Saturday 27 April 2019

Khurendukhosaurus sp.: New material sheds light on an enigmatic Choristodere.

The Choristoderes were a group of semi-aquatic Diapsids that appeared in the Middle Jurassic, or possibly earlier, and persisted until the Miocene. Their exact relationships to other Diapsid groups is unclear, with suggestions that they might be Lepidosaurs (members of the group that includes Lizards), Archosauromorphs (members of the group that includes Turtles, Crocodiles, Pterosaurs and Dinosaurs) or a separate group, possibly more closely related to the Archosauromorphs than to the Lepidosaurs. The Choristoderes had three different and distinct body shapes, which may represent taxonomic groups or ecological morphs that repeatedly evolved, these being short-necked, short-snouted forms, long-snouted, short-necked forms, and short-snouted, long-necked forms. The genus Khurendukhosaurus was first described from fragmentary material from the Early Cretaceous of Mongolia, and has subsequently been described from Russia; there are currently two described species, Khurendukhosaurus orlovi and Khurendukhosaurus bajkalensis, though these are both described from fragmemtary material, with no real distinguishing features, so the validity of the second described species (Khurendukhosaurus bajkalensis) is unclear. Due to the limited material available, it has been impossibly to place Khurendukhosaurus in one of the three Choristodere morphogroups, though it has been suggested that it is related to the long-necked Chinese Hyphalosaurus and Japanese Shokawa.

In a paper published in the journal Acta Palaeontologica Polonica on 21 March 2019, Ryoko Matsumoto of the Kanagawa Prefectural Museum of Natural History, Khishigjav Tsogtbaatar of the Institute of Paleontology and Geology of the Mongolian Academy of Sciences, Shinobu Ishigaki of the Okayama University of Science, Chinzorig Tsogtbaatar and Zorig Enkhtaivan, also of the Institute of Paleontology and Geology of the Mongolian Academy of Sciences, and Susan Evans of the Department of Cell and Developmental Biology at University College London, describe a new specimen of Khurendukhosaurus from the Early Cretaceous Khuren-Dukh Formation of eastern Mongolia (the same deposits that produced the first described specimen, and which give their name to the genus ('Khurendukhosaurus' meaning 'Khuren-Dukh Lizard').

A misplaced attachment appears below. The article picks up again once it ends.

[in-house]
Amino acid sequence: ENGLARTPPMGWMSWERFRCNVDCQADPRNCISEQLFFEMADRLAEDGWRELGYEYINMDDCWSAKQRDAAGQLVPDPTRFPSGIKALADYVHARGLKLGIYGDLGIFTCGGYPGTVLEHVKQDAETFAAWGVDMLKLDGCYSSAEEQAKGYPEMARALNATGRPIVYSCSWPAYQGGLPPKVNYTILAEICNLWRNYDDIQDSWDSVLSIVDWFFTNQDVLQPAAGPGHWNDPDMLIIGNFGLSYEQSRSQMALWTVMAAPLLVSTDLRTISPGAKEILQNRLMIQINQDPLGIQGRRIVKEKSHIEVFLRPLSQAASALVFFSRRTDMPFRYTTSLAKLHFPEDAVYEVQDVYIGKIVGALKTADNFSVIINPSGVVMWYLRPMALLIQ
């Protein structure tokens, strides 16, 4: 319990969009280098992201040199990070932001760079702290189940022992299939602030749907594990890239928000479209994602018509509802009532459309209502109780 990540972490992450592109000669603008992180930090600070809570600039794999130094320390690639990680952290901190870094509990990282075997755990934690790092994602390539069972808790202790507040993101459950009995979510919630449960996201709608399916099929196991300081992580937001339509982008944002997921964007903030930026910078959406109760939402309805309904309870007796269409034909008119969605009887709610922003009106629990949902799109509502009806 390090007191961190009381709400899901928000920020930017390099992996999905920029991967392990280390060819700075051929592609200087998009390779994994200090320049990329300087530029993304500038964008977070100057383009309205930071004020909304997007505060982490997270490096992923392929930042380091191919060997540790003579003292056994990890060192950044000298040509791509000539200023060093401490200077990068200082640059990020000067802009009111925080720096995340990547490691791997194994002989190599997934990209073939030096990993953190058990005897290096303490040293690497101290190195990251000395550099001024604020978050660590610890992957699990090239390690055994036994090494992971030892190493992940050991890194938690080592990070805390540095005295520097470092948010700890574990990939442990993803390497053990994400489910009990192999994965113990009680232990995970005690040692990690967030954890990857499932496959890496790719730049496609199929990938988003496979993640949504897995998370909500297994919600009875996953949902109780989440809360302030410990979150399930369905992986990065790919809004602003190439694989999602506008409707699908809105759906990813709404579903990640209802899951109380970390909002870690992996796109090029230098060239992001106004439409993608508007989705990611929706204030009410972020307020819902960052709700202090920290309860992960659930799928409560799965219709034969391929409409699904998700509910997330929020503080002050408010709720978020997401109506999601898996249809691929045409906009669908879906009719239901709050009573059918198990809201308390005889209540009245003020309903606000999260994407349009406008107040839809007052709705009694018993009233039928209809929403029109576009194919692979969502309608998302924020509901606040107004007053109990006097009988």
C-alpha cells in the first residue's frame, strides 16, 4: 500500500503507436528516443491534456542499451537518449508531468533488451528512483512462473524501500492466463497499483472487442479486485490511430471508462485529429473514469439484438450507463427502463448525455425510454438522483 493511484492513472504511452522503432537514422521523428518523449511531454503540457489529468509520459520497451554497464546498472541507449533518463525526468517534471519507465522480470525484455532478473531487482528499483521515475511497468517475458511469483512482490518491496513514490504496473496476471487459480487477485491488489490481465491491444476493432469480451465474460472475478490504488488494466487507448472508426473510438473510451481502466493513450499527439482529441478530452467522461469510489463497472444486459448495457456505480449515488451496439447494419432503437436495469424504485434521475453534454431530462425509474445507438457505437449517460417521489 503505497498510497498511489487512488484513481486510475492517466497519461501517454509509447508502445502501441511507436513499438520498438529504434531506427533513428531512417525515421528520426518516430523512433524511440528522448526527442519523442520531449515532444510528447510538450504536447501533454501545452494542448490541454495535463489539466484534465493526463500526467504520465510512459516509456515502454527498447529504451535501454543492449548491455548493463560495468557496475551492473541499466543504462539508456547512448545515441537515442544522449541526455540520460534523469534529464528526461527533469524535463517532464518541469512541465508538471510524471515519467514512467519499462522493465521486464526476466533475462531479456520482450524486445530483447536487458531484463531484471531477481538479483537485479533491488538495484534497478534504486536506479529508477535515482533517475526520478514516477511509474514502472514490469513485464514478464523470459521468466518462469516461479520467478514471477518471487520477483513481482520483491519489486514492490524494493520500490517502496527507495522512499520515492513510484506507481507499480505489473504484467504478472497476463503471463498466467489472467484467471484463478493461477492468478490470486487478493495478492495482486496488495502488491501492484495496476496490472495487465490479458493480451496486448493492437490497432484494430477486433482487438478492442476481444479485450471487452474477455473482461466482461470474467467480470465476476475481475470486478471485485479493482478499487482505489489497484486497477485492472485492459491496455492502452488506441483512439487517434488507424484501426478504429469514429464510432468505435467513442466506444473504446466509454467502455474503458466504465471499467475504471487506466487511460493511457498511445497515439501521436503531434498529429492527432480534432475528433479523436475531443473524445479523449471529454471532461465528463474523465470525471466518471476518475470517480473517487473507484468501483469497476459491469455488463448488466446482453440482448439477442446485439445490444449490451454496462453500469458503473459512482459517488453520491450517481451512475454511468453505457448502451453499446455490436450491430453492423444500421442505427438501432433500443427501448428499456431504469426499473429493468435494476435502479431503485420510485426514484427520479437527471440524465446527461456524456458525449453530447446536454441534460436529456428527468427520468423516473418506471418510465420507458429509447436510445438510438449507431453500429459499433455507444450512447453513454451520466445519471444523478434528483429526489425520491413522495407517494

The new specimen is a much more complete post-cranianl skeleton, comprising seven cervical vertebrae; eight dorsal vertebrae; six caudal vertebrae; a cervical rib; nineteen dorsal ribs; several gastralia; the right and left humeri and radii; a scapulocoracoid and interclavicle; the right and left ilia, pubes, and ischia; the right and left femora, right tibia, and left fibula. 

All elements of the newly discovered specimen of the Choristoderan  Khurendukhosaurus sp. from middle–late Albian (Early Cretaceous), Khuren-Dukh, Mongolia. The bones are disarticulated but preserved in close association. This image shows the elements arranged in anatomical position. Matsumoto et al. (2019).

These remains clearly show that Khurendukhosaurus was a long-necked Choristodere, and allowed the performing of a proper phylogenetic analysis, to determine the relationship of this genus to other Choristoderes. This in turn suggests that all long-necked Choristoderes are in fact members of a single clade (i.e. they all share a common ancestor, and that all the common descendants of that ancestor can be placed within the group). Furthermore this group has a rather limited range, with all known species being from the Early Cretaceous of East Asia, with the group apparently not persisting into the Middle Cretaceous or spreading to other parts of the globe.

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